How Do I Create a Holding and Operating LLC?

By Edward A. Haman, J.D.

How Do I Create a Holding and Operating LLC?

By Edward A. Haman, J.D.

A limited liability company (LLC) offers protection of your personal assets from liability for business debts. But this still leaves business assets vulnerable to claims for business debts, personal injury, and property damage. However, you can achieve some degree of business asset protection by creating a separate LLC holding company.

Find out about the nature of holding and operating LLCs and how they are created, as well as some of the advantages and disadvantages of a holding company.

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Holding Company Basics

An operating LLC conducts the business that is your primary focus—the goods or services that the company provides. The business of the holding LLC is simply to own assets and lease them to the operating LLC.

The purpose of creating a holding LLC is to protect business assets from the creditors of the operating LLC. Basically, the idea is that creditors of the operating LLC cannot get at the assets because the operating company does not own them—it only leases them from the holding LLC.

On occasion, courts allow a creditor of an operating LLC to attach assets of a holding LLC. This generally occurs when there is not a clear distinction between the two companies, such as where funds are commingled, one company does business using the other company's name, or there are questionable transfers of funds or assets between the two. This same extension of liability can occur with a parent and subsidiary arrangement.

The operating and holding LLCs don't need to have the same members or managers. Having one or more different members or managers can actually help to set the two companies apart as separate and distinct entities.

Having operating and holding companies is not the same as setting up a subsidiary company. With a subsidiary company, the parent company owns the subsidiary company. In contrast, an operating company and a holding company are two separate and distinct entities, where neither has an ownership interest in the other.

It should be noted that an operating company, a holding company, or both, may also be structured as a corporation. As with any business entity, there are various factors to consider in choosing whether to structure an operating or holding company as a corporation or an LLC.

Asset Ownership

The main function of a holding LLC is to have the title to business assets. There are two situations that can affect how the holding company obtains title.

The first situation is where you have not yet started your business and have yet to acquire any business assets. In this case, you can form your operating LLC and your holding LLC at about the same time and have the holding company acquire the business assets.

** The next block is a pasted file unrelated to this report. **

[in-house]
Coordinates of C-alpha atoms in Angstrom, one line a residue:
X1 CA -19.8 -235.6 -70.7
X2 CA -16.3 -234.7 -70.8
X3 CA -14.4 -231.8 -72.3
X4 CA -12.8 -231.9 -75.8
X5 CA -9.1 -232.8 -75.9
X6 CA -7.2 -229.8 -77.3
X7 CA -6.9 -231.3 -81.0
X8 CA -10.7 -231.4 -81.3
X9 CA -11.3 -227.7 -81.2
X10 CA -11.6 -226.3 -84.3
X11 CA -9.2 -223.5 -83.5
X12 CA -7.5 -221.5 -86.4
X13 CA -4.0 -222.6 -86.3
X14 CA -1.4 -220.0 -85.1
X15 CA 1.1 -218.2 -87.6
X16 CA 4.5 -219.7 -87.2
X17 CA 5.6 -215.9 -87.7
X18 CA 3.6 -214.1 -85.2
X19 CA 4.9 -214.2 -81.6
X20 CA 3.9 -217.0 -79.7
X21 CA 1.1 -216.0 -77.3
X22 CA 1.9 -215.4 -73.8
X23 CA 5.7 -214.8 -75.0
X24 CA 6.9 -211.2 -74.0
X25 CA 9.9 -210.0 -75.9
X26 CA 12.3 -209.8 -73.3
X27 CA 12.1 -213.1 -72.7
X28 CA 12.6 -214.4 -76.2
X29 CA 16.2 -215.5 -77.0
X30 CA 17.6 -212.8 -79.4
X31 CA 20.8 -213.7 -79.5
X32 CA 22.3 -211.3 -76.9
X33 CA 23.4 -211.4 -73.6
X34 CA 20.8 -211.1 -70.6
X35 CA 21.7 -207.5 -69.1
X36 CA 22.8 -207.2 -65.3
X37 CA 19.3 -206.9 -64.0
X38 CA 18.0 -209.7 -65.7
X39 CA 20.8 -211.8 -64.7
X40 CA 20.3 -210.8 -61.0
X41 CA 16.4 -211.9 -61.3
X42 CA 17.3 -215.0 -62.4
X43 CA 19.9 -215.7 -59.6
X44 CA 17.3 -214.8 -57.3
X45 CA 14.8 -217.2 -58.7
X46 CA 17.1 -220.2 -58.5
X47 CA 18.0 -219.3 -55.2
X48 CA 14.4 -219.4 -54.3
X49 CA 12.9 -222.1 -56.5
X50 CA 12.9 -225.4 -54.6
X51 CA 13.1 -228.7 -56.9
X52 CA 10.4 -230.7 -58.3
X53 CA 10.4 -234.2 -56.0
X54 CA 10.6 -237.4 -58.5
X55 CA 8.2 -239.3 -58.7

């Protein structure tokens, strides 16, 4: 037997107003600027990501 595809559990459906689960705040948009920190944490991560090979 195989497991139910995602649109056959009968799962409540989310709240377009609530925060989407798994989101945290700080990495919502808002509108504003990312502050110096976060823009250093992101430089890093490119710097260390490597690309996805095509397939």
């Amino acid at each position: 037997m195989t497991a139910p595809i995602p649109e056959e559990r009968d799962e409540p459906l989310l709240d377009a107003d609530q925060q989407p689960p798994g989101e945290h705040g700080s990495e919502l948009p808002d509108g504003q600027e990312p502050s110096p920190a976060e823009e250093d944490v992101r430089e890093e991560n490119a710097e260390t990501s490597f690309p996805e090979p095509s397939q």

The second situation is where you currently operate a business—which will be the operating LLC—and have already acquired some business assets. In this case, you need to form the holding LLC and then transfer ownership of the assets from the existing operating LLC to the new holding LLC. Depending on the nature of the asset, this may require preparing and executing real estate deeds, vehicle title transfers, or bills of sale.

This can pose some problems if any assets to be transferred are secured collateral for a loan. If the loan was made to the operating LLC, it's likely that you'll need the lender's permission to transfer ownership to the holding LLC.

Regardless of whether an asset is owned by the operating LLC or the holding LLC, it will not be protected from a creditor with a secured claim on the asset.

Creating Holding and Operating LLCs

Basically, setting up operating and holding LLCs will double the time, cost, and effort of setting up and maintaining one LLC. For each LLC, you'll need to:

  • Choose a name. The names for each LLC should be sufficiently different so as to avoid any confusion between the two.
  • Choose a registered agent. You may use the same registered agent for both.
  • Create Articles of Organization.
  • File the Articles of Organization, and any other required documents, with the appropriate agency and pay the required filing fee.
  • File any required annual reports and pay any filing fees.
  • Maintain accounting and other required records.
  • Set up a bank account.
  • File tax returns.
  • Create an LLC operating agreement.

Depending on the geographic location and nature of the business, either or both LLCs may also need to obtain business licenses.

You will also need to create one or more lease agreements, setting forth the terms and payment amounts for the assets that the operating LLC will rent from the holding LLC.

Determining whether a holding company is a good idea requires consideration of the following factors:

  • The degree of risk that accompanies your type of business.
  • The cost of setting up, registering, and operating two separate LLCs.
  • Whether there are currently assets that are subject to a secured loan.

For many small businesses, the time and expense of creating and maintaining two LLCs may not be justified. But, especially if the nature of your business carries serious risk of lawsuits, or you have expensive assets to protect, creating a holding LLC can add a level of asset protection.

This portion of the site is for informational purposes only. The content is not legal advice. The statements and opinions are the expression of author, not LegalZoom, and have not been evaluated by LegalZoom for accuracy, completeness, or changes in the law.